Pierre Frey’s Braquenié Unveiled an Enchanting New Collection in a Normandy Castle

braquenié's new fabric for their 200th anniversary collection at chateau de louye
Pierre Frey’s Newest Collection is Castle-WorthyPhilippe Garcia

On the eve of its 200th anniversary, the storied Pierre Frey family is launching the Braquenié Anniversaire 1823–2023 collection, a curated assortment of upholstery, wallcoverings, and rug designs selected from their extensive archives. The French brand is celebrating in classic Frey style: by showcasing it all in a castle.

It goes without saying that with age comes wisdom, and this enchanting Braquenié unveiling in the Château de Louÿe in Normandy is exquisite proof. Set against the château’s illustrious Napoleonic rooms, the brand’s iconic floral and toile du Jouy prints are reinvigorated in new colorways that feel modern in spite of their age, and the same exuberant spirit is evident in the flooring patterns, including a drool-worthy flame-stitch in blue green.

fabrics and wallcovering from braquenie's 200th anniversary collection shown at the chateau du louye
Fabrics and wallcovering from Braquenié’s latest 200th-anniversary collection shown in an Empire style room at the Château de Louÿe. The walls and top of the canopy is Petite Appartements De la Reine, the body of the canopy is Rayure Petits Appartements de la Reine, the headboard is Les Rivieres de L’Indus, and the bedcover is Kerala.

Braquenié, now owned by Pierre Frey, was founded in 1824 by Pierre Antoine Demy and his wife. Originating as a Parisian rug boutique specializing in luxury carpets, the Demys partnered with the Braquenié brothers nearly two decades later, eventually buying their own workshop in Aubusson, in central France. After receiving an upholstery order from Napoleon III himself, Braquenié was solidified as the go-to for the Second Empire aristocracy and continued producing hand-woven rugs and printed cottons and silks under the ownership of the original family until 1991, when the eponymous house was purchased by Pierre Frey.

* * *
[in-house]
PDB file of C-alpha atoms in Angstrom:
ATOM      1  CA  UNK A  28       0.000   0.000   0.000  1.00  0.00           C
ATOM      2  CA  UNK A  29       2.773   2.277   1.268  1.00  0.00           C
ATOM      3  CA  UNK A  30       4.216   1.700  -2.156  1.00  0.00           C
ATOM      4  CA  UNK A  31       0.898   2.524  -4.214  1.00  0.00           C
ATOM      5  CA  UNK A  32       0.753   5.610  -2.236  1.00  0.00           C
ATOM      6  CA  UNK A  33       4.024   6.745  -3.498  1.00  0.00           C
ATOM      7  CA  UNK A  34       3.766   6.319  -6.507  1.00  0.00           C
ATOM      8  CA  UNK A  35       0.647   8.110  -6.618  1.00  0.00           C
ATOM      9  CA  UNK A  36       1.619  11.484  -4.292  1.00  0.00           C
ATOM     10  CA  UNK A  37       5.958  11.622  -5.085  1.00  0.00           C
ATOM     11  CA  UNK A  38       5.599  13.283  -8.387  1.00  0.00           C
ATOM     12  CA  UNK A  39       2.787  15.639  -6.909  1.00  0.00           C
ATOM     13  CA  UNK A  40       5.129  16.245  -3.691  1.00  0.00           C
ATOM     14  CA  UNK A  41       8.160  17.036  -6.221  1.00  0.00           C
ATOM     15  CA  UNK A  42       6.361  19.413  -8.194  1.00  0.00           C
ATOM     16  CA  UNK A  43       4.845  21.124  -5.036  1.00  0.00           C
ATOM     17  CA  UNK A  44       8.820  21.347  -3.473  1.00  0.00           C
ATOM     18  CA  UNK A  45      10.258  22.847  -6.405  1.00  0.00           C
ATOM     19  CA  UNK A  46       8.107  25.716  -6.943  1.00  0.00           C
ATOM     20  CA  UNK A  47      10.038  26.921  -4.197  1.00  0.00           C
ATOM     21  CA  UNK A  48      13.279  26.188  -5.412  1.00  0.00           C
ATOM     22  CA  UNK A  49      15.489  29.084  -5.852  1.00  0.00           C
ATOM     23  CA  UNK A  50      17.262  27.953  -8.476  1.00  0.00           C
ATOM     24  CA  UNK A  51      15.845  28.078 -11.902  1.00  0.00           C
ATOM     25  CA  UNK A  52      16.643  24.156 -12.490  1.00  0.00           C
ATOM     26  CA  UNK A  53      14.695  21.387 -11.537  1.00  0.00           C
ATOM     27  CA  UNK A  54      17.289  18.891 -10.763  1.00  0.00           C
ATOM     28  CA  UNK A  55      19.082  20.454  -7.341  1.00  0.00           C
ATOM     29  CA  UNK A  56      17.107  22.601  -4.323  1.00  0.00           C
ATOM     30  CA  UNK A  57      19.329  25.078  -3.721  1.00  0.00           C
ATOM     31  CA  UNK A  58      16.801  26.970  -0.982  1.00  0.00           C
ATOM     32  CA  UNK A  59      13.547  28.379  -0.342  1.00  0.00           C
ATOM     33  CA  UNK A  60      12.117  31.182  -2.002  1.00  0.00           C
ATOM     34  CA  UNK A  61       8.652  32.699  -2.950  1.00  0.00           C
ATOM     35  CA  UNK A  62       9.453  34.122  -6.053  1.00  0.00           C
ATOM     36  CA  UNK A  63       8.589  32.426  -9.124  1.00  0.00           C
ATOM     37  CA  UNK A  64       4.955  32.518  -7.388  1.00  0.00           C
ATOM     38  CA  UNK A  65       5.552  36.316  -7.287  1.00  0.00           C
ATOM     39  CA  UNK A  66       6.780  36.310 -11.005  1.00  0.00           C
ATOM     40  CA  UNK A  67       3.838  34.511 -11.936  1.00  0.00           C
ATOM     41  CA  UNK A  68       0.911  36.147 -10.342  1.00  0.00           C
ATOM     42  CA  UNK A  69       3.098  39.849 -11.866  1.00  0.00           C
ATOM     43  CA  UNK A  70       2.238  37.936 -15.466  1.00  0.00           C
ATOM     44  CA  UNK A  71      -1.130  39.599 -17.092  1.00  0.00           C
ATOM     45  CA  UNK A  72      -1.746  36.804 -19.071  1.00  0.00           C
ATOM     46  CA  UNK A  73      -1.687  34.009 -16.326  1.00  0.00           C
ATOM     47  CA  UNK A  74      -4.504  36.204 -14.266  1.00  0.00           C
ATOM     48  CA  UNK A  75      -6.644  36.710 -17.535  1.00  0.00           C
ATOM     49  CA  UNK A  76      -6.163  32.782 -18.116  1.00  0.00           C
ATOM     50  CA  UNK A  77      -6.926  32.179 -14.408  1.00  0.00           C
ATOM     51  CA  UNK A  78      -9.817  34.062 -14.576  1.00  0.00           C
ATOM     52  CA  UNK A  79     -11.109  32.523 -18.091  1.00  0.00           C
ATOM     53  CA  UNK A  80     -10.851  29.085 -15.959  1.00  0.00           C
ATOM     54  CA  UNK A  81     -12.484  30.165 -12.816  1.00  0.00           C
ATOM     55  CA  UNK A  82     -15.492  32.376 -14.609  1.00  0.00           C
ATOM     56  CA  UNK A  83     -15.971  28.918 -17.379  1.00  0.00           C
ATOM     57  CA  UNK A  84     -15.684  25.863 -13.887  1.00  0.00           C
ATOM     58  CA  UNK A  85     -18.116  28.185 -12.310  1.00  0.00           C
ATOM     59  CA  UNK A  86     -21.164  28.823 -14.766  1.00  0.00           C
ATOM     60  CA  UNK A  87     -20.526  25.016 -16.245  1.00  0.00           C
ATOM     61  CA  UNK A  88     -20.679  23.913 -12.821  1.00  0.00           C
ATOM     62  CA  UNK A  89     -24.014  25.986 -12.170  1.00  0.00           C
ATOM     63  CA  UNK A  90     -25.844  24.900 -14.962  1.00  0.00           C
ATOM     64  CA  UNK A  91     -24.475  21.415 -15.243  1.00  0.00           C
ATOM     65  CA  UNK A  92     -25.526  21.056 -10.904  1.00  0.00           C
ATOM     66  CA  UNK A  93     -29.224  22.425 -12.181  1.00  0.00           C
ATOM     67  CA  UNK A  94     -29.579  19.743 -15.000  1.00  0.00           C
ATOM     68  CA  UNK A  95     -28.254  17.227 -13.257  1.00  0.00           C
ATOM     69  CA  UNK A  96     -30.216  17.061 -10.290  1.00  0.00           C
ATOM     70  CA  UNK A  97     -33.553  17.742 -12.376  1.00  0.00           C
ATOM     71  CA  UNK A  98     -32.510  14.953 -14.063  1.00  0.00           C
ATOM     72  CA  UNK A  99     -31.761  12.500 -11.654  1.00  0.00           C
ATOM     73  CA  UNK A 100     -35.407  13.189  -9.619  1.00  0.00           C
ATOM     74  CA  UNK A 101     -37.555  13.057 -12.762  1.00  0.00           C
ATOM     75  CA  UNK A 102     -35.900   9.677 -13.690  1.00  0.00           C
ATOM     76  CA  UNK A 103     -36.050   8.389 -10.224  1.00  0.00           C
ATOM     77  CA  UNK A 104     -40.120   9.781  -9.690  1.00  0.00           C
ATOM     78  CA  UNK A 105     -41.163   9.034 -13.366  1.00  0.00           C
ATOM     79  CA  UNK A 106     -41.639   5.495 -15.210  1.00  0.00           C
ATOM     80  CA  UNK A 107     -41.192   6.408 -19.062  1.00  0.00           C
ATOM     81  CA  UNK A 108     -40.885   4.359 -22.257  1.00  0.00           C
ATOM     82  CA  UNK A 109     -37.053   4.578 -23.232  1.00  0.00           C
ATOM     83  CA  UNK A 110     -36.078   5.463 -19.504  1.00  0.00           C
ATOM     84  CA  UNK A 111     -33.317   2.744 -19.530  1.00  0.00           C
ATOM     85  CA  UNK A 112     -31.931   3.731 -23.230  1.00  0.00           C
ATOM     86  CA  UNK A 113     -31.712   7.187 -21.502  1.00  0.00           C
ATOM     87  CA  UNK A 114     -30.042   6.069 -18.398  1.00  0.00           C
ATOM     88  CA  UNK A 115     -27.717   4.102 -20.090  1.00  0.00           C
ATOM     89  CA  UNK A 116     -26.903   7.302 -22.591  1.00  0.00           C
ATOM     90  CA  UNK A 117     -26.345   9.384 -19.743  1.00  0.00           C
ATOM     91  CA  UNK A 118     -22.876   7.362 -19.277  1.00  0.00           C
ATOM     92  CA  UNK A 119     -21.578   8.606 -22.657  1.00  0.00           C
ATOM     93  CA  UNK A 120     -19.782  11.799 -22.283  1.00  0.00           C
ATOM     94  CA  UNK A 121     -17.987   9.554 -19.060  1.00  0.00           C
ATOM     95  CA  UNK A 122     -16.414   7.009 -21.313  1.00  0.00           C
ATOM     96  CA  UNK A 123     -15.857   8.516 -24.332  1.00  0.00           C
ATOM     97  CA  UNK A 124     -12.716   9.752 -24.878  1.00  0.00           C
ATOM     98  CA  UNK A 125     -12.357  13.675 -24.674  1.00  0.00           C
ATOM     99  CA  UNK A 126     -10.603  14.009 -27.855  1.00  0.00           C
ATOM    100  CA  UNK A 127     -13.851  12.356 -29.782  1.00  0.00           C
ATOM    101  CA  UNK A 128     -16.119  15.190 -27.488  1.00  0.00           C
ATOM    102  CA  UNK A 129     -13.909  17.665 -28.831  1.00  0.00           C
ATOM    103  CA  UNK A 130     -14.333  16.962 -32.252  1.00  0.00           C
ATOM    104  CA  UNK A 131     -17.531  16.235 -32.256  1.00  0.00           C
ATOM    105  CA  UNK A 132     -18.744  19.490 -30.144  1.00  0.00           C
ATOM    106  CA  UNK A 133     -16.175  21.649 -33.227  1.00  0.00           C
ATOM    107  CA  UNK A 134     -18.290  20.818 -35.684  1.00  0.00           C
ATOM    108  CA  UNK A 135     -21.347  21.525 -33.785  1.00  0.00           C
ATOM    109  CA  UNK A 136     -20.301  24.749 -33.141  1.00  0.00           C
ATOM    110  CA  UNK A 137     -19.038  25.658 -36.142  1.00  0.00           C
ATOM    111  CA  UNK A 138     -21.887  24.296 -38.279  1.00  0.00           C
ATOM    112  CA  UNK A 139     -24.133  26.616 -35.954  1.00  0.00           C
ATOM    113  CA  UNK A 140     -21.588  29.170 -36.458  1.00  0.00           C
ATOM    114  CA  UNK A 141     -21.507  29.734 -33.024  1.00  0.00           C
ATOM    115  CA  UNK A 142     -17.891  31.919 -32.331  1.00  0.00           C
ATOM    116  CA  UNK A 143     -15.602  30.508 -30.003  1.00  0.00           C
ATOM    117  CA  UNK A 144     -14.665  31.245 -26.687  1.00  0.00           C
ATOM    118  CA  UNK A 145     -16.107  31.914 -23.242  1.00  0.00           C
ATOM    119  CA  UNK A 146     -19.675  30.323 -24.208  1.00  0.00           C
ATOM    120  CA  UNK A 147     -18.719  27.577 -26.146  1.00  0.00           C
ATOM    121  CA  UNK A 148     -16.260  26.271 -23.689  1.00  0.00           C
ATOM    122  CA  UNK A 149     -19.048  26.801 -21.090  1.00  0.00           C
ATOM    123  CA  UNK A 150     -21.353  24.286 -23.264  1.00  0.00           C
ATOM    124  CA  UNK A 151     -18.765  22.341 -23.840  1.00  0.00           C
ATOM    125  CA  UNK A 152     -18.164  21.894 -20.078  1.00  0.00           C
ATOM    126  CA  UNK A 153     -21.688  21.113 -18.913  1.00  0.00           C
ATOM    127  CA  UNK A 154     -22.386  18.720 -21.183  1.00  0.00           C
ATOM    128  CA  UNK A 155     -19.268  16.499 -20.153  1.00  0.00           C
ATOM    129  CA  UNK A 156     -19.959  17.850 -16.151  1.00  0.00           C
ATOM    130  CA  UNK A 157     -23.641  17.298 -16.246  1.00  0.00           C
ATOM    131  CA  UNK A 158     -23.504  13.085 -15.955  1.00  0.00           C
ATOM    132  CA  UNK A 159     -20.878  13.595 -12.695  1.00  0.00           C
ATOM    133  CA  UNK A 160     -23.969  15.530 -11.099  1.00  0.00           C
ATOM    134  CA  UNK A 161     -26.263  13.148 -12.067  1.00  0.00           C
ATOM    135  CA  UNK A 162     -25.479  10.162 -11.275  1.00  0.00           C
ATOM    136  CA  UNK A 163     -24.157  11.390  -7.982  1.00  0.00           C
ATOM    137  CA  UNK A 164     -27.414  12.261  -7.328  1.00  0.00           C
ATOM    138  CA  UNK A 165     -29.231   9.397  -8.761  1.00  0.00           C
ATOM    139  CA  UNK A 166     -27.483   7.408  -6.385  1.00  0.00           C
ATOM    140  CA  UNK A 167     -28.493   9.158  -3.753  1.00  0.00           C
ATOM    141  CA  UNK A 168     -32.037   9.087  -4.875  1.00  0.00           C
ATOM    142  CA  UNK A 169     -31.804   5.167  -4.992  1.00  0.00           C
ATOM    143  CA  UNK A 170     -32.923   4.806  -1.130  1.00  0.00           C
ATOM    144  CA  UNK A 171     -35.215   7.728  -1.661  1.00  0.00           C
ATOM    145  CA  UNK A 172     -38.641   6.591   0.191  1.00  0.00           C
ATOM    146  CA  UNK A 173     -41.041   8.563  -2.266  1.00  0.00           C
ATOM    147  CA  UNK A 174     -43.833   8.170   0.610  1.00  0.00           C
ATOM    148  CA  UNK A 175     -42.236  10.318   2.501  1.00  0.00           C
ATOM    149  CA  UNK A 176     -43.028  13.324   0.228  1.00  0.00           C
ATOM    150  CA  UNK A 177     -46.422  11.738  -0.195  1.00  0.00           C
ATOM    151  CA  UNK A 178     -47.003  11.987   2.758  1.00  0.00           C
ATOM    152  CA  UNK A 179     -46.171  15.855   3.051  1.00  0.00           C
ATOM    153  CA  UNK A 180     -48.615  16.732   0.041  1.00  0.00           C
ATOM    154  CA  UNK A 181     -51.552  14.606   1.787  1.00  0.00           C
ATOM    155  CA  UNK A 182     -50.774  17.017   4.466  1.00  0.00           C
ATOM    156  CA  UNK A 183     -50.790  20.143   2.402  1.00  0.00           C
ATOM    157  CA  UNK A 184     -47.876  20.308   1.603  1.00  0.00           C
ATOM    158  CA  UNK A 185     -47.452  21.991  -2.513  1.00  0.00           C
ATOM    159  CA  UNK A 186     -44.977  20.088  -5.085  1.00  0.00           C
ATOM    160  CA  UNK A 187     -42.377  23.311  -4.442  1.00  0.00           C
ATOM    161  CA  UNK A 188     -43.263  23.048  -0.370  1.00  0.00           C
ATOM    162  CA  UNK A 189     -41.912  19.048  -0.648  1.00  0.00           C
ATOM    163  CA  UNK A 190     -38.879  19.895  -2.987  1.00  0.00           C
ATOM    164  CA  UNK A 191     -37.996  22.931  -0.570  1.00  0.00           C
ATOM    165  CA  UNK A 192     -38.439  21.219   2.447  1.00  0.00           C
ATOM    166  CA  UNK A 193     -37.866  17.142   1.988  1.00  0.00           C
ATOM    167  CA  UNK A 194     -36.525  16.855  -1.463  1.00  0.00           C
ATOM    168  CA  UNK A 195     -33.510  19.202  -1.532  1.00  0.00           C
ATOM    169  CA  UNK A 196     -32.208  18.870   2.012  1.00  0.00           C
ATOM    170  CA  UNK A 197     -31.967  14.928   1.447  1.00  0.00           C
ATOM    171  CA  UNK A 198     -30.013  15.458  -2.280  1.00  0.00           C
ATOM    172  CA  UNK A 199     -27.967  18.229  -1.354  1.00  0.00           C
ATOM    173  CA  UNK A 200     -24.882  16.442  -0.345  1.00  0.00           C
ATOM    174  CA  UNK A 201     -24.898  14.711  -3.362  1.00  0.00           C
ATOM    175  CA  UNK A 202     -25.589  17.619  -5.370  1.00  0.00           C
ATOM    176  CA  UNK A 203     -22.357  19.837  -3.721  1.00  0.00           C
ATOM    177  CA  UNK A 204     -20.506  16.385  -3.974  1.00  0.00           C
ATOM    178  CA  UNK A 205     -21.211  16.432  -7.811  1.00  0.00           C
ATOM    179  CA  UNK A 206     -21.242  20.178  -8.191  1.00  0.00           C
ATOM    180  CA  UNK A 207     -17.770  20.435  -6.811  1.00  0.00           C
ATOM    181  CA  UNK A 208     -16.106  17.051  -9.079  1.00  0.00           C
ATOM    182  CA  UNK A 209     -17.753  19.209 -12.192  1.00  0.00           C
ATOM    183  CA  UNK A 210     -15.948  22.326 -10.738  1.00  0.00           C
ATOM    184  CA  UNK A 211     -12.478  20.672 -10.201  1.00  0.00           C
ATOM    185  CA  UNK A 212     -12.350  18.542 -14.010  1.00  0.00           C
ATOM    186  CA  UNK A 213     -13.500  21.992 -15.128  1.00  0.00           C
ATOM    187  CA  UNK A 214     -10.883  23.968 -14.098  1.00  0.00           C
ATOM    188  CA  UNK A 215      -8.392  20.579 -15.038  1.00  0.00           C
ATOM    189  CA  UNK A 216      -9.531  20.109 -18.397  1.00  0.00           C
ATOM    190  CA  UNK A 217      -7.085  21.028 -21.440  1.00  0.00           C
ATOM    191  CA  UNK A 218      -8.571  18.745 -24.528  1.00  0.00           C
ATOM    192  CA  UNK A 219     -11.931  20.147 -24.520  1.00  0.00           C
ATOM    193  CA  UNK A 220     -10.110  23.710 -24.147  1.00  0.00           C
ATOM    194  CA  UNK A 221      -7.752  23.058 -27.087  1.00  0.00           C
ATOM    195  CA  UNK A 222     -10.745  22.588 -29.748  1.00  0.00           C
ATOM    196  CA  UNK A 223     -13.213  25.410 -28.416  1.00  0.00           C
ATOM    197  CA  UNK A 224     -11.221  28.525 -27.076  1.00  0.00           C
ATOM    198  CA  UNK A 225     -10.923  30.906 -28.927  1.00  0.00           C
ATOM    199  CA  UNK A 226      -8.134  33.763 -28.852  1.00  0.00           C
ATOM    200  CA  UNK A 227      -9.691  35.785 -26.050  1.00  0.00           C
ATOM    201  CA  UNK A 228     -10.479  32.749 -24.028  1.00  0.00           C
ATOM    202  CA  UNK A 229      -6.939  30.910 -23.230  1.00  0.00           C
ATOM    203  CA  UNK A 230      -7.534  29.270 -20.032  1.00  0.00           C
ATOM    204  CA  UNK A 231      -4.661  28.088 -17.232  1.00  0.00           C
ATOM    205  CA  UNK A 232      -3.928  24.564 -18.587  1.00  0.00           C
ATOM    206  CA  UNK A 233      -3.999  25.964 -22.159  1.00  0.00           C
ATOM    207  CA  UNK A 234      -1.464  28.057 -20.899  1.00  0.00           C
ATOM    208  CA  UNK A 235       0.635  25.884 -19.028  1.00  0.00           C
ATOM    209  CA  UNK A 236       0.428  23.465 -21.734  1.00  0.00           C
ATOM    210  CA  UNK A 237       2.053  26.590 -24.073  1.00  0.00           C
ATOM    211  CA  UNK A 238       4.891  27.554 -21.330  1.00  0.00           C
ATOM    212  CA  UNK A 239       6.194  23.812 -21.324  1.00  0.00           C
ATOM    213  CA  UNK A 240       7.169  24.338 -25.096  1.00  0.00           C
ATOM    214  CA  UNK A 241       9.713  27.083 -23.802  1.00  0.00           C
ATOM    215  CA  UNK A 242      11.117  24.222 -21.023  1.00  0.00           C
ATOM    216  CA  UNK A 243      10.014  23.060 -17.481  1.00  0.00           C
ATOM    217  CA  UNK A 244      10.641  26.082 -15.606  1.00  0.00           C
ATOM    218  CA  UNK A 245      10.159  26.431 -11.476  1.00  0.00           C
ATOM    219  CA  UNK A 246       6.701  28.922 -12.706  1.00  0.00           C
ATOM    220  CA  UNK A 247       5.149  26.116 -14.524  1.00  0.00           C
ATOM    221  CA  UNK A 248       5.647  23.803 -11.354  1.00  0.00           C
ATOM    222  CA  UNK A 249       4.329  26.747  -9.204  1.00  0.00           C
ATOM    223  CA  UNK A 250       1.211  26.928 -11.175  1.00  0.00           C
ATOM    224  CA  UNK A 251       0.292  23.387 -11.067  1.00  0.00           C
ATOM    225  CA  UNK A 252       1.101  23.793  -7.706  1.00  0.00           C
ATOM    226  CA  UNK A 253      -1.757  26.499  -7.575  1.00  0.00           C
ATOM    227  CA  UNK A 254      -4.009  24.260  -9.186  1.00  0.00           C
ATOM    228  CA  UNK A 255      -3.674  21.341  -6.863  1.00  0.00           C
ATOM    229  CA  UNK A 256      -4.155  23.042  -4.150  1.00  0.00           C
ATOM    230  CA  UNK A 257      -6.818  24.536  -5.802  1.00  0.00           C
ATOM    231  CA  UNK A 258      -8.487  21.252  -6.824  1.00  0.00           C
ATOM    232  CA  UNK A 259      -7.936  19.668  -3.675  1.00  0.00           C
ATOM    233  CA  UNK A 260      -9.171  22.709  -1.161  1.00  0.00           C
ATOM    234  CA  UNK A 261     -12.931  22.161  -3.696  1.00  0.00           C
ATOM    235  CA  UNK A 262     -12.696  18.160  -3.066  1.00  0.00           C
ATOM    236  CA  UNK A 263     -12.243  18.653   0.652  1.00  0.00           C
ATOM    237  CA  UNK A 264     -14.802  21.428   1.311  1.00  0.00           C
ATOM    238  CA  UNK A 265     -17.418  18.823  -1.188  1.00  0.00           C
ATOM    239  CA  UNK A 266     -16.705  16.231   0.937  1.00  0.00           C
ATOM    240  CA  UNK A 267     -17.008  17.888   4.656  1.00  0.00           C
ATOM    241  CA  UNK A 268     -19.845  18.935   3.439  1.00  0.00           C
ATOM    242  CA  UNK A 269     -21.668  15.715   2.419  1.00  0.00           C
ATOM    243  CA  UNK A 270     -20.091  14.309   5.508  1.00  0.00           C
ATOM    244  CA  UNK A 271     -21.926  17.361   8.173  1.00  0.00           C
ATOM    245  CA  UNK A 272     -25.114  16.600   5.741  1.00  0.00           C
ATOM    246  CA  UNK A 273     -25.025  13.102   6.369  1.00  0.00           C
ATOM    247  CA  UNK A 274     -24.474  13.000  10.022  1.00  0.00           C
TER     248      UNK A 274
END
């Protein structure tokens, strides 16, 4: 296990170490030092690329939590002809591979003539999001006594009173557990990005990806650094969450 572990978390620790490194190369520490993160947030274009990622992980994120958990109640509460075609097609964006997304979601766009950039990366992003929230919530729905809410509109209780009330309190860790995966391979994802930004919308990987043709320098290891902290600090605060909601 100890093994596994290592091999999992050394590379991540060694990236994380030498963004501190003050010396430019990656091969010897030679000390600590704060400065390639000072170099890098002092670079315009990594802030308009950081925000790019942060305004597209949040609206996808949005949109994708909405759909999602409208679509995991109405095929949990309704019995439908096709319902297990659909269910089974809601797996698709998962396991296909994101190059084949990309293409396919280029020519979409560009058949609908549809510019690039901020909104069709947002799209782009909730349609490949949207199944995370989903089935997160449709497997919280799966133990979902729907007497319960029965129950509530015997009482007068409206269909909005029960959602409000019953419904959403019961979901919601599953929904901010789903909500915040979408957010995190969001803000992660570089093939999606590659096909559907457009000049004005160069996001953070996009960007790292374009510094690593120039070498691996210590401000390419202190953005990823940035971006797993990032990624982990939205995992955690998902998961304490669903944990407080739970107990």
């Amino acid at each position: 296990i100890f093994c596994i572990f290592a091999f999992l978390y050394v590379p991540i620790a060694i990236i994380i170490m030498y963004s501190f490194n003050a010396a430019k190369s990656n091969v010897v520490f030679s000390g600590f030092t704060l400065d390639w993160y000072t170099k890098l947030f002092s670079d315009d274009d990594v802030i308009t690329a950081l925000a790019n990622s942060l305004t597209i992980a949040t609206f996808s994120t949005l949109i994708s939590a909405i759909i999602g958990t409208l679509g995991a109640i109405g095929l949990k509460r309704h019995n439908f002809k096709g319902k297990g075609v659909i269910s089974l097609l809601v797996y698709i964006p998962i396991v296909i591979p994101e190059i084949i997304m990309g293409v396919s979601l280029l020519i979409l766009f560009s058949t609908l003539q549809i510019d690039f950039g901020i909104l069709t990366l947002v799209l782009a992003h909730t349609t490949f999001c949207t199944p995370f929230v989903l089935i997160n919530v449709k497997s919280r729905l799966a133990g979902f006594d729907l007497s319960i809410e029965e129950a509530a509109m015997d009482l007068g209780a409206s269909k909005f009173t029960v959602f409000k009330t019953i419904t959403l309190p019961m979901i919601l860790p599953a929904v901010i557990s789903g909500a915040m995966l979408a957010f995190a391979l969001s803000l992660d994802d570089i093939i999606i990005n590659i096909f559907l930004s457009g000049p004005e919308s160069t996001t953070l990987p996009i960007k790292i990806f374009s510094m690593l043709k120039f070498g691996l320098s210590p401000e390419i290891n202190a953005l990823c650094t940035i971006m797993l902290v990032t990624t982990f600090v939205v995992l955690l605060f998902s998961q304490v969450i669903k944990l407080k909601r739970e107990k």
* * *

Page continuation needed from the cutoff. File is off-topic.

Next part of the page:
[image id=Philippe Garcia

The brand’s presence in the château, which was built in 1180 and gained its fame amid the Empire period under Jean-Marie D’Arjuzon, boasts a shared history in French design—a history that Braquenié enthusiasts will be happy to learn has been reinvigorated. The brand’s iconic prints like the Indian-inspired tree of life motif, Le Grand Genois, and floral Calicut are now available as wallcoverings, so paper backing those fabrics will no longer be needed. In fact, the Freys went so far as to also introduce a few panoramic wallpapers, including one called Zarand, which is an archival reproduction of a 19th-century Kalemkar on top of the henna-looking print Zarand Cordonne.

clisson and madame de polignac fabrics by braquenie shown at chateau du louye
An idyllic setting at Château de Louÿe showing Clisson on the table and Madame de Polignac on the slipper-covered chair by Braquenié.Philippe Garcia

Pierre Frey also partnered with fellow French maison porcelain manufacturer Bernardaud to create a table service collection called Grand Corail. The playful set, which shows exotic animals and Indian florals, is sure to wow dinner guests.

the le grand corail table service by bernardaud and braquenie
Pierre Frey partnered with Bernadaud to create a porcelain table service called Le Grand Corail inspired by Braquenié’s archives.Philippe Garcia

While both the château and the fabric house date back decades, the updated Braquenié furnishings feel very of the moment, a testament to the enduring quality of good taste, excellence, and sheer know-how. If walls and fabrics could talk, we have no doubt they would give their stamp of approval. The château’s Pierre Frey additions will remain open to visitors for the foreseeable future.

You Might Also Like